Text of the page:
The final report on America's economy under Trump just came out. It's damning

·5 min read
US president Donald Trump addresses a crowd on Thursday, amid accusations that he called war dead 'losers': AFP via Getty Images
US president Donald Trump addresses a crowd on Thursday, amid accusations that he called war dead 'losers': AFP via Getty Images

President Donald Trump’s team likes to hold out the prospect of his flailing campaign being rescued by a report the Friday before the November 3rd election. That report should show a booming economy snapping back from the short, sharp depression caused by, Barack, ANTIFA!

But the Friday before the election will be too late. This Friday’s jobs report is the last economic news before early voting begins: The swing state of North Carolina begins mailing ballots today. With employers adding 1.4 million jobs in August and the unemployment rate at 8.4 percent, the verdict is in.

It is this: Trump has seen unemployment virtually quadruple on his watch, before coming down to where it is only 72 percent higher than the 4.7 percent rate he inherited from Obama in 2017. The country has 4.7 million fewer jobs than when Trump took office, after adding 10.4 million in Obama’s second term. And the stock market gains he so loves to crow about? After Thursday’s 3.5 percent decline in the Standard & Poor’s 500, the index is up just 53 percent, versus 85 percent during Obama’s first term (123 percent if you measure it from the bottom in March 2009, blaming the first six weeks on the 2008 crash).

In other words, this is not difficult.

Trump’s argument for re-election is to bet on him because of the success of those in the economy who most scorned him — technology industries, and workers with college or graduate school degrees. You can see this in the stock returns, and you can see it in today’s jobs report.

The jobs report shows no growth in the industries Trump set out to help — led by mining (both coal and oil and gas), and manufacturing.

Indeed, let’s look at these in the jobs report — which said about a quarter of the new jobs were in the still-devastated restaurant sector or temporary hires of Census takers.

Mining shed 1,700 jobs, for a loss of 33,200 since January 2017. This includes both coal-mining — and coal usage has plunged under Trump’s term, despite his determined effort to undo environmental regulation — and oil and gas. Oil and gas have been hit because oil prices are down under Trump, making it not worthwhile to drill more (his non-stop appeasement of Saudi Arabia and Russia, which orchestrated the price decline specifically to hurt US producers, doesn’t help). Coal has been hammered by the fact that electricity powered by either gas or wind is now cheaper than coal.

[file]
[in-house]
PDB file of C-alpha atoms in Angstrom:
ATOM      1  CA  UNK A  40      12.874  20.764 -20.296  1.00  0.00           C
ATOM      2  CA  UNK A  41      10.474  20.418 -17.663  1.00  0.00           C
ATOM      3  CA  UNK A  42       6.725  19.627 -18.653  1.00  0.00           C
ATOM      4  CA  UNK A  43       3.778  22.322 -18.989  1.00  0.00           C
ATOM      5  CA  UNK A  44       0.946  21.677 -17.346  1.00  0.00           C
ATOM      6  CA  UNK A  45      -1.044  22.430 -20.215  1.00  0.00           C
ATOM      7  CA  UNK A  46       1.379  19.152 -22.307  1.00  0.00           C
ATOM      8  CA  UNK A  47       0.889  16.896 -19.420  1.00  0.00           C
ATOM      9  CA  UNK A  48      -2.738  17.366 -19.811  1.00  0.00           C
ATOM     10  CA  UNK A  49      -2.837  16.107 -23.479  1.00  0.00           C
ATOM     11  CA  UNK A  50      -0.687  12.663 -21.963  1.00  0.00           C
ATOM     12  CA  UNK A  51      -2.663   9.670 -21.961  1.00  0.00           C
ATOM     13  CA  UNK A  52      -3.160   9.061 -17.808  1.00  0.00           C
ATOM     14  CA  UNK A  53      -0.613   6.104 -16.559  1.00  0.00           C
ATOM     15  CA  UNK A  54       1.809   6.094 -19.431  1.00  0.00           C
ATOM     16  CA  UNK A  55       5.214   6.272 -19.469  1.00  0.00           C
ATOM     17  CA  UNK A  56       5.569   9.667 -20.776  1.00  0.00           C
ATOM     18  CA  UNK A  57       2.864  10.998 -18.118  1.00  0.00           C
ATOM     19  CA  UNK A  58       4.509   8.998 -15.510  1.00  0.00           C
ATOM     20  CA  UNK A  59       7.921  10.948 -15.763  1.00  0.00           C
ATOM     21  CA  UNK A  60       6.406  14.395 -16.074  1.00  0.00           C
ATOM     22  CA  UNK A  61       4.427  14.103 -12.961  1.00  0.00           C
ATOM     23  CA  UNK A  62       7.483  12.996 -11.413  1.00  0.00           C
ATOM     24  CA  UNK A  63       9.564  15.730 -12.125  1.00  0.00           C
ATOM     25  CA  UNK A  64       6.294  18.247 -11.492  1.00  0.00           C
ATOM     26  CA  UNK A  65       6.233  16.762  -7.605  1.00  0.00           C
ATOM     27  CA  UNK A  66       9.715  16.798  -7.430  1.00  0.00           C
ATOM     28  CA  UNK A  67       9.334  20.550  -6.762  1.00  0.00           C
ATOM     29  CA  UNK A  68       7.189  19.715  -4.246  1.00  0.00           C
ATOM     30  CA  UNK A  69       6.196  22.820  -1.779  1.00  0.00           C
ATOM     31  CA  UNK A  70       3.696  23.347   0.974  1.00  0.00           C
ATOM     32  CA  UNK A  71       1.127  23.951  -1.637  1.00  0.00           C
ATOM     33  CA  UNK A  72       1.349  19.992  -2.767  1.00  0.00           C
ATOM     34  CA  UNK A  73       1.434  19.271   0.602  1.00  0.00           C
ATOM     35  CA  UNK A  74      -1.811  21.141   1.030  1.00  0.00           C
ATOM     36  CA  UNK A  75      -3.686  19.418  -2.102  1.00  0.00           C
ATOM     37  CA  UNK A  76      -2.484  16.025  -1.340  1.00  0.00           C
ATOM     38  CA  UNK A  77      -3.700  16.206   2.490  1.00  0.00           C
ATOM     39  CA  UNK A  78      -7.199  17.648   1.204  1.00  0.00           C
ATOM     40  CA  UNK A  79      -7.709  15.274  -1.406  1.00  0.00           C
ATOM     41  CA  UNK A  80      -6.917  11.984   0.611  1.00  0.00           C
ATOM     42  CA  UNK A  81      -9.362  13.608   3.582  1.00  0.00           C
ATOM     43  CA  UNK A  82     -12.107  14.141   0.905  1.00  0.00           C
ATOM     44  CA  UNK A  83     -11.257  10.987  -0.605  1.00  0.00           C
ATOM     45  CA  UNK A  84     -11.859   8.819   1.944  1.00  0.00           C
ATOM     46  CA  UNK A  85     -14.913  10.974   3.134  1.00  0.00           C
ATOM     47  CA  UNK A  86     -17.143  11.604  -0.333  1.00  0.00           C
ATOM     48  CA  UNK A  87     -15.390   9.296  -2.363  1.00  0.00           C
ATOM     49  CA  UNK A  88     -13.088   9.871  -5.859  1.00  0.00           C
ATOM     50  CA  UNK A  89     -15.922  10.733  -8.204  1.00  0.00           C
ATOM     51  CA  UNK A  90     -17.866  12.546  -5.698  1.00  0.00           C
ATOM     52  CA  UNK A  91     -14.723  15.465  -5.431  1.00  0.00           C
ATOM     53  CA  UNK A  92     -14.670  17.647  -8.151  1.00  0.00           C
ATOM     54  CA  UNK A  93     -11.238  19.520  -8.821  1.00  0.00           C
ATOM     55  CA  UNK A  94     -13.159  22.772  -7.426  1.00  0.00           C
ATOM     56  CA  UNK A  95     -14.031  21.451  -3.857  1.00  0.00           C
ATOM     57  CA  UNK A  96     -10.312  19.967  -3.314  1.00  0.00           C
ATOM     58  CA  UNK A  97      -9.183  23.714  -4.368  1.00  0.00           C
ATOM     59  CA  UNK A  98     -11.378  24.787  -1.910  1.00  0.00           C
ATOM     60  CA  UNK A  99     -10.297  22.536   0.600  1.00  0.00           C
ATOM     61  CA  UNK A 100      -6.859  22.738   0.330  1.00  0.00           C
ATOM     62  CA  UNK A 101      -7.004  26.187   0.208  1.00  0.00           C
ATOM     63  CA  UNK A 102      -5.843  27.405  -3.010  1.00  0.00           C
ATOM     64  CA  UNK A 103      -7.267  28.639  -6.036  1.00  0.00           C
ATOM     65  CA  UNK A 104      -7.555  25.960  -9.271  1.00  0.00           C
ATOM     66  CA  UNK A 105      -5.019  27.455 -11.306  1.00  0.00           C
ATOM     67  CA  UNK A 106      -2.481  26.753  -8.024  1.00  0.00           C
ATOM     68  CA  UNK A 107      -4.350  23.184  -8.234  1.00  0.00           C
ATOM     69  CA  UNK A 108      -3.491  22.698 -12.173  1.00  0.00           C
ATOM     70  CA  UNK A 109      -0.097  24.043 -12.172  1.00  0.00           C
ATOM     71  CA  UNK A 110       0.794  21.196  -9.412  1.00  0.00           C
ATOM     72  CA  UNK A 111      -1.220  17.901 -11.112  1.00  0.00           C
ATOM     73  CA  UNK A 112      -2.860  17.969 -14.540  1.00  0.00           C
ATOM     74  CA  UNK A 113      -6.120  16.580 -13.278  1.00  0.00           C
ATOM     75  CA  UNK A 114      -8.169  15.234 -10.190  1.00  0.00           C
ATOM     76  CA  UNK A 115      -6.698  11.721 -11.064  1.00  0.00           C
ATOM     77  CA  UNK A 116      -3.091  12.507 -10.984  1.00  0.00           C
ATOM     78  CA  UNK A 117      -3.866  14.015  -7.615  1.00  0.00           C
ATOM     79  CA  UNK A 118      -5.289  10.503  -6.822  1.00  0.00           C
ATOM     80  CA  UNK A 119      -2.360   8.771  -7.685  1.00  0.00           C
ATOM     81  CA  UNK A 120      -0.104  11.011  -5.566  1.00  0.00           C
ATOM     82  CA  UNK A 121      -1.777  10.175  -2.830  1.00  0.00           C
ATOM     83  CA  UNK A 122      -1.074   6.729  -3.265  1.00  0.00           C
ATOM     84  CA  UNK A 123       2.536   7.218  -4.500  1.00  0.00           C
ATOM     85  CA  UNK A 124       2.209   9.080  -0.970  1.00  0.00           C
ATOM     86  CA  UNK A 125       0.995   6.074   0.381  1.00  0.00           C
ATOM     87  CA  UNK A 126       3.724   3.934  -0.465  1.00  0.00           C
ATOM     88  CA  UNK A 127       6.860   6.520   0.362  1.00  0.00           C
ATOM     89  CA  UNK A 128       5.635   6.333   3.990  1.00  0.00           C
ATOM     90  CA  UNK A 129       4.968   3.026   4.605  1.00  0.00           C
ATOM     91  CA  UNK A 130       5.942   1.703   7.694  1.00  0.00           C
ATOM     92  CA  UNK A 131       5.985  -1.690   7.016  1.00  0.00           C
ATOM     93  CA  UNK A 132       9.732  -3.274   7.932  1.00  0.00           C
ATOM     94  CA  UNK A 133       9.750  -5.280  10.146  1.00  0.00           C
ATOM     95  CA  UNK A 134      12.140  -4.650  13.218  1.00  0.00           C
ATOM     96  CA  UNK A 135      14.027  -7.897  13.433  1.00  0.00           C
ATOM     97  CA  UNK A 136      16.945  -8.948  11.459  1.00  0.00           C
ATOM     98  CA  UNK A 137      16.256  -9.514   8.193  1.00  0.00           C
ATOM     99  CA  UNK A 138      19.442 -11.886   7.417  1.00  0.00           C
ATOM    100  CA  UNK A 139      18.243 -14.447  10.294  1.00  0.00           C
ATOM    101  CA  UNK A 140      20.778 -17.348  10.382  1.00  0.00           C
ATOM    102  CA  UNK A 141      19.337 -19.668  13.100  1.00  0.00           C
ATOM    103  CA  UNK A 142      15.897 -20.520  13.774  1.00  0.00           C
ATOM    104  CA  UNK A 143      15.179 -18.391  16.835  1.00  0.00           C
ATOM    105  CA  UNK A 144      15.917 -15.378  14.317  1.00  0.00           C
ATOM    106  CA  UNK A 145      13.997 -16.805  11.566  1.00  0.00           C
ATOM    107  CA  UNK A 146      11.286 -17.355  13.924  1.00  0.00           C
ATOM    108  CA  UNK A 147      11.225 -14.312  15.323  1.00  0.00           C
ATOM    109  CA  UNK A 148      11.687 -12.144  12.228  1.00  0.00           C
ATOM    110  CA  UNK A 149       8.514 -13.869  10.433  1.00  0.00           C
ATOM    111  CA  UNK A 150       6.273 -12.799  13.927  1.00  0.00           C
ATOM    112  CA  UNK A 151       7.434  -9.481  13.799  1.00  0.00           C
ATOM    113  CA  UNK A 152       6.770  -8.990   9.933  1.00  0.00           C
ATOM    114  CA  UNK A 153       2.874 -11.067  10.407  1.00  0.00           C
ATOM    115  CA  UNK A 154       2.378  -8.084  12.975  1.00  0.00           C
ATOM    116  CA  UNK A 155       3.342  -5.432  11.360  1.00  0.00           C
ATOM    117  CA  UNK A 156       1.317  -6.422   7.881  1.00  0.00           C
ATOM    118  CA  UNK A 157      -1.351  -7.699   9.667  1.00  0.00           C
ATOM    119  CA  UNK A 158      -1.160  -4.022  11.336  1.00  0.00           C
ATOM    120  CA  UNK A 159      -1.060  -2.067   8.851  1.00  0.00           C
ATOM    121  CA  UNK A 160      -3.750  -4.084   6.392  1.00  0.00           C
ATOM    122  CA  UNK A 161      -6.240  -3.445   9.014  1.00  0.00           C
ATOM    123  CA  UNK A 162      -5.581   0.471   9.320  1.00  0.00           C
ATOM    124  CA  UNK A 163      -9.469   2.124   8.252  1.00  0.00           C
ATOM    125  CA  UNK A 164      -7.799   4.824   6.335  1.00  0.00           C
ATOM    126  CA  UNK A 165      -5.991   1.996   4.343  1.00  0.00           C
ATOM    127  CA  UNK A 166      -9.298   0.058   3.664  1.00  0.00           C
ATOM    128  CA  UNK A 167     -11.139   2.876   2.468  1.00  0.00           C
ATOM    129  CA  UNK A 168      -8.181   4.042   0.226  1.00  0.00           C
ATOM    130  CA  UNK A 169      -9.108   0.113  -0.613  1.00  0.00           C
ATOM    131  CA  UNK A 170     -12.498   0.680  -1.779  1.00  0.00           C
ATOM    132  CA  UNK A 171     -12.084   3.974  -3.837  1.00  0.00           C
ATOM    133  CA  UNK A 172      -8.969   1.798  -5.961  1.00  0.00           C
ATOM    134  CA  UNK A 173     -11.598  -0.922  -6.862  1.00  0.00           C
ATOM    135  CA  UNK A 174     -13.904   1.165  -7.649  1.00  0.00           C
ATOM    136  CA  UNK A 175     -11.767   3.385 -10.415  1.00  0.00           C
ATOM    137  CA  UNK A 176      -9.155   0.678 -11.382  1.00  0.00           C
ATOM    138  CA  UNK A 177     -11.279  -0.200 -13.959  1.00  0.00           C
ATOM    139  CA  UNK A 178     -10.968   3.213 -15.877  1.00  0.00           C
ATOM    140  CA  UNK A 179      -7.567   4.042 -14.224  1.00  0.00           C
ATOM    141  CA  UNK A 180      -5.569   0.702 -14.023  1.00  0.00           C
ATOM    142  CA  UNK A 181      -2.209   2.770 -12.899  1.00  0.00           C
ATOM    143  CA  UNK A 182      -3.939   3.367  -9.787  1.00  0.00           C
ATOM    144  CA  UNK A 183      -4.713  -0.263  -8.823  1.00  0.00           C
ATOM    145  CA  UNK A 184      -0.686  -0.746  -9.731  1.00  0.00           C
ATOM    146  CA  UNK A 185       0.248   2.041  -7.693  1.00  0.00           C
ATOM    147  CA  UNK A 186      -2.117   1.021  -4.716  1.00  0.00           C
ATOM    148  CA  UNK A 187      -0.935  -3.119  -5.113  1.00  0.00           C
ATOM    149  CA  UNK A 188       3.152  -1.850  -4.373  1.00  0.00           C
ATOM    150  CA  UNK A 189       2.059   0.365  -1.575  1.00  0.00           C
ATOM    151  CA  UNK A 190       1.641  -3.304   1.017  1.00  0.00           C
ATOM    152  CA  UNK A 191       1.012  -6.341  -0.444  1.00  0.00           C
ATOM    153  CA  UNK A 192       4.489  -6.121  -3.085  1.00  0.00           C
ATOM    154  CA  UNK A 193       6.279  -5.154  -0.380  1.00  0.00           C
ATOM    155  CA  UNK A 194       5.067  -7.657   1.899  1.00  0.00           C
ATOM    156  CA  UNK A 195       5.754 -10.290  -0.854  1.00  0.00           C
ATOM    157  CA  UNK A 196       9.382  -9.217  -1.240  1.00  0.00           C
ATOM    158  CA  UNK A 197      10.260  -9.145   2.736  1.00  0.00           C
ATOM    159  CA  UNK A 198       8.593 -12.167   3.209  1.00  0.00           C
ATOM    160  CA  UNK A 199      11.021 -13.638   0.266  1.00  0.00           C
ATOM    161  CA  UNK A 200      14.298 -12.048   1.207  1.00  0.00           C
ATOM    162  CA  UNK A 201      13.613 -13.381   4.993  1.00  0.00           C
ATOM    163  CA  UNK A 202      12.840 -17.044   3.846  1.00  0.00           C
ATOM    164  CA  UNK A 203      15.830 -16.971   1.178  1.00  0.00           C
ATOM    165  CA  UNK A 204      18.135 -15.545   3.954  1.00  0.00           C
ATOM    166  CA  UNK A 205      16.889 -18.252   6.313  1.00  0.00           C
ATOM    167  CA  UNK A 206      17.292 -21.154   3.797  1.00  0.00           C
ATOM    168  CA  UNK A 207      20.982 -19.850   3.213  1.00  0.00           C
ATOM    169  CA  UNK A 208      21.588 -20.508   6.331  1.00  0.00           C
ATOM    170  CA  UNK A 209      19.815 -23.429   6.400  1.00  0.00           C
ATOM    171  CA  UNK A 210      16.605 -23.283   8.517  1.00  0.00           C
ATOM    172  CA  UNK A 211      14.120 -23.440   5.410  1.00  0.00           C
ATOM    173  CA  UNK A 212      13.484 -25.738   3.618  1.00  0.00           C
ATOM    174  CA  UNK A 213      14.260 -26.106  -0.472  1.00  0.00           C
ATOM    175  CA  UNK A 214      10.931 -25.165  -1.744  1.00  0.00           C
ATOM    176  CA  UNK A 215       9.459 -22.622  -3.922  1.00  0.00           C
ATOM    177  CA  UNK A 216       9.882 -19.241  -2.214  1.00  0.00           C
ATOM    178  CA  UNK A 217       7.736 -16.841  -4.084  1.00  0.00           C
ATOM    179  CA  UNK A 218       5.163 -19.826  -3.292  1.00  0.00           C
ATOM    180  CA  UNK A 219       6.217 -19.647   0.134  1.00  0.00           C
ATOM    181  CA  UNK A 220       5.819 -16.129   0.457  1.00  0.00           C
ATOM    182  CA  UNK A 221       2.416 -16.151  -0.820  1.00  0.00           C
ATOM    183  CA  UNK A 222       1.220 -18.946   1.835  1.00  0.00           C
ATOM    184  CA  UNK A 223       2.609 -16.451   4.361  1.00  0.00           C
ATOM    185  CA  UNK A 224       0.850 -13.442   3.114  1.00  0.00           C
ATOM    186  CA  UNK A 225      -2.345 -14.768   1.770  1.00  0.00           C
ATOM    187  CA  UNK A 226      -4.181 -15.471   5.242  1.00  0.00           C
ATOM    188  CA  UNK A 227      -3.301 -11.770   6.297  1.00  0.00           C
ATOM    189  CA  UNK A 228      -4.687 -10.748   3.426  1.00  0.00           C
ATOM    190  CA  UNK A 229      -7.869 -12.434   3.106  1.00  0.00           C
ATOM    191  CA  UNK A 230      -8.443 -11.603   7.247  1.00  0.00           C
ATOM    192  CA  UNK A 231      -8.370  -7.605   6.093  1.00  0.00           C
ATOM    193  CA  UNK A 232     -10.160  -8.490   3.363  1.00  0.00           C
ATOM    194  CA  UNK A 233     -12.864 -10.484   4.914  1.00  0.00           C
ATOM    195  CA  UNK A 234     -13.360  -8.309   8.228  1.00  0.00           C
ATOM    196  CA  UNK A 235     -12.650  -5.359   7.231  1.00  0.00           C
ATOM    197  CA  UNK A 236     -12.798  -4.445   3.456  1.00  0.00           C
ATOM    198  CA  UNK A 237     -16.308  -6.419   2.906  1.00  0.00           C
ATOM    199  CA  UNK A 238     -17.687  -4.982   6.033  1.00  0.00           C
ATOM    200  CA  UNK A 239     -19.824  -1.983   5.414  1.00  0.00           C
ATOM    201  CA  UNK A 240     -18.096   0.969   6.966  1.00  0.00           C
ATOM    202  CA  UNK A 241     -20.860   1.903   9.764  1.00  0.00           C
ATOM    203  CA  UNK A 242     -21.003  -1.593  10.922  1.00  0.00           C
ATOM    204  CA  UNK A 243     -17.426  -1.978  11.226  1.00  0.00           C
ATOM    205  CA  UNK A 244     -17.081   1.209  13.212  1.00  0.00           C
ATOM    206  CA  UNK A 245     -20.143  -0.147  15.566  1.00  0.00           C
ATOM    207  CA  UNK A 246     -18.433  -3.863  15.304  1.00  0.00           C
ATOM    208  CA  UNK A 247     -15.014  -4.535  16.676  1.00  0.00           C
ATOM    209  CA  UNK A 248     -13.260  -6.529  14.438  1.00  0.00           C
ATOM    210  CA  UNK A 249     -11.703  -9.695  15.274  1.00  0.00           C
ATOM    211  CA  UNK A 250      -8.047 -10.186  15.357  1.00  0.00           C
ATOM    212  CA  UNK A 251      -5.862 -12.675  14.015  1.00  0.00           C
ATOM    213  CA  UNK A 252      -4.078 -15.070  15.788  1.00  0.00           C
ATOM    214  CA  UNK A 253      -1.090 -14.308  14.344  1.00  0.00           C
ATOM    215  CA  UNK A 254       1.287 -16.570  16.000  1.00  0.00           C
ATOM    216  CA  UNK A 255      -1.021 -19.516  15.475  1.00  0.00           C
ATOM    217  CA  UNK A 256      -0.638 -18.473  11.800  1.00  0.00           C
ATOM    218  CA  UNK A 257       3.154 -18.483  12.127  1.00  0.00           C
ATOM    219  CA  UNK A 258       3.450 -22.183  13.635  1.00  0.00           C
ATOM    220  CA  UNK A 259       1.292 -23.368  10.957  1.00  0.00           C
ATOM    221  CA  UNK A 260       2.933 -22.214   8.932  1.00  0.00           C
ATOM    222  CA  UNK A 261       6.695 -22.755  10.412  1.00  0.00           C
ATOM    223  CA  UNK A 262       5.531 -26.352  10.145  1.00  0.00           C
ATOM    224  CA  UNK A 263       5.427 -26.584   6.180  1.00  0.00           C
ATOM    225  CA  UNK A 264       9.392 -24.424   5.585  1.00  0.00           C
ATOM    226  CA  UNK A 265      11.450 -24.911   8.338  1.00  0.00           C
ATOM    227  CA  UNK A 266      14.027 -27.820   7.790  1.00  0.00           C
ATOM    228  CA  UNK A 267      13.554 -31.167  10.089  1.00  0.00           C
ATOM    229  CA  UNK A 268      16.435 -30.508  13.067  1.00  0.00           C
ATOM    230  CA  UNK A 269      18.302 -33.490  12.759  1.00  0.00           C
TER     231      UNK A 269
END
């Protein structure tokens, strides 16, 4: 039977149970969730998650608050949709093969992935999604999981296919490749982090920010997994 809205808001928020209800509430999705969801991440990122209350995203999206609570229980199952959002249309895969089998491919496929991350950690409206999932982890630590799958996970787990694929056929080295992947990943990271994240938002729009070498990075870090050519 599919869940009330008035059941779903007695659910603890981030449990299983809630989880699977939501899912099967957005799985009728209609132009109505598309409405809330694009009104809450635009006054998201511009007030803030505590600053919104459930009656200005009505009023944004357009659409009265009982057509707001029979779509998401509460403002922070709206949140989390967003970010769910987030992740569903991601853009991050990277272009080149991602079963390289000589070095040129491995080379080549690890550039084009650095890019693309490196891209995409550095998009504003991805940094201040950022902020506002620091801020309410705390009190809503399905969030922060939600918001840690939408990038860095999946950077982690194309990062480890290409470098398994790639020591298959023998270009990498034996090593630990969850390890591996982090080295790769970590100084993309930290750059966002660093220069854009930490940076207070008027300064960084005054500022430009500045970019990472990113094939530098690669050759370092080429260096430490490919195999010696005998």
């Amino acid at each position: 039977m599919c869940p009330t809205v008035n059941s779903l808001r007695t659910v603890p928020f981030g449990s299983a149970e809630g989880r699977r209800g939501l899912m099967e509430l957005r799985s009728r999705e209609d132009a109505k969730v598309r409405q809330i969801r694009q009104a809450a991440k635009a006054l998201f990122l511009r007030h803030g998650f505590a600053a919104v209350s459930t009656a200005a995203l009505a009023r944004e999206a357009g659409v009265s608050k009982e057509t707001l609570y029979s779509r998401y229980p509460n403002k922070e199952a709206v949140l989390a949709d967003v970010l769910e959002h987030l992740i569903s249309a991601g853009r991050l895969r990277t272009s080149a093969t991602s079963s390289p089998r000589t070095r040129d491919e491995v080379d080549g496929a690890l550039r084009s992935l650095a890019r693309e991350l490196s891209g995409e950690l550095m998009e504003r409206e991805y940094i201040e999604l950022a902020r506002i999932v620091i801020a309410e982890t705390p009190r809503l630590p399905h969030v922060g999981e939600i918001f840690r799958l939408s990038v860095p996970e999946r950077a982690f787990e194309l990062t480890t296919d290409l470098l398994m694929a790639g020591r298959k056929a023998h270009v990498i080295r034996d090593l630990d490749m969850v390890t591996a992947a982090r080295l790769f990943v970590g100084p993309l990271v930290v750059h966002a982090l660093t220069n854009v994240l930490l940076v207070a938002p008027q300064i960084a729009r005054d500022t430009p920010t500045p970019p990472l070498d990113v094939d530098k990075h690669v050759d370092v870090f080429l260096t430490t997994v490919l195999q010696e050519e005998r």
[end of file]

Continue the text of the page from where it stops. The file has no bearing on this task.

“Tougher” trade policies were supposed to bolster US manufacturing and close the trade deficit, but that hasn’t happened. Indeed, data on Thursday showed the biggest trade deficit in manufactured goods ever. Similarly, the otherwise bullish monthly purchasing managers’ report this week showed manufacturing conditions improving — except for employment plans. In fact, the Institute for Supply Management report has pointed to manufacturing job contraction for 13 months now, beginning before coronavirus hit.

Since January 2017, manufacturing employment is down 237,000, after July’s 29,000 gain from workers recalled after coronavirus layoffs. That’s compared to a gain of almost 400,000 in President Obama’s last term.

This is what happens when your policies don’t bear any relationship to reality. Energy markets weren’t going to start buying coal again when cleaner alternatives were cheaper, or drive more to bolster gasoline demand because Trump told them to. Manufacturers’ global supply chains were never going to be uprooted to suit an American president, especially one whose exposure to losing re-election has been clear.

Here’s the right way to look at the stock market under Trump: What happens if you exclude technology companies? He didn’t invent the iPhone, or cloud computing. He has fought nonstop with Amazon CEO Jeff Bezos, and this week his Attorney General ordered Justice Department lawyers to file an antitrust lawsuit against Google owner Alphabet, prompting a mutiny among the lawyers. Trump deserves credit for the FAANG stocks (Facebook, Apple, Amazon, Netflix and Google) about as much as he deserves, well, respect.

The S&P 500, excluding tech, has risen only 30 percent since January 2017, according to S&P Dow Jones Indices analyst Howard Silverblatt. That’s versus 57 percent for Obama’s second term. Even that is too kind to Trump, since S&P doesn’t classify Amazon and Netflix as tech companies. Amazon stock has quadrupled, and Netflix is close to a four-bagger.

Trump’s record was mediocre to poor before coronavirus hit — job growth was more than 15 percent slower than in Obama’s second term, and growth in gross domestic product was about the same. His tax cut didn’t lead to the promised investment surge, and it took a doubling of the federal deficit and extraordinarily loose monetary policy to deliver growth even that good.

But presidential terms are four years — and Trump’s economic stewardship includes his epic mismanagement of the coronavirus pandemic.

So the four-year grade is a failure. Even Herbert Hoover’s great-granddaughter, a PBS talk-show host hired as a designated conservative, said this week she couldn’t take another term of Trump.

When a Republican loses the Hoovers, it’s a bad sign. And when Trump’s whole economic argument is that a stock market driven by the companies whose leaders disdain him most is higher, conclusions are not hard to reach.

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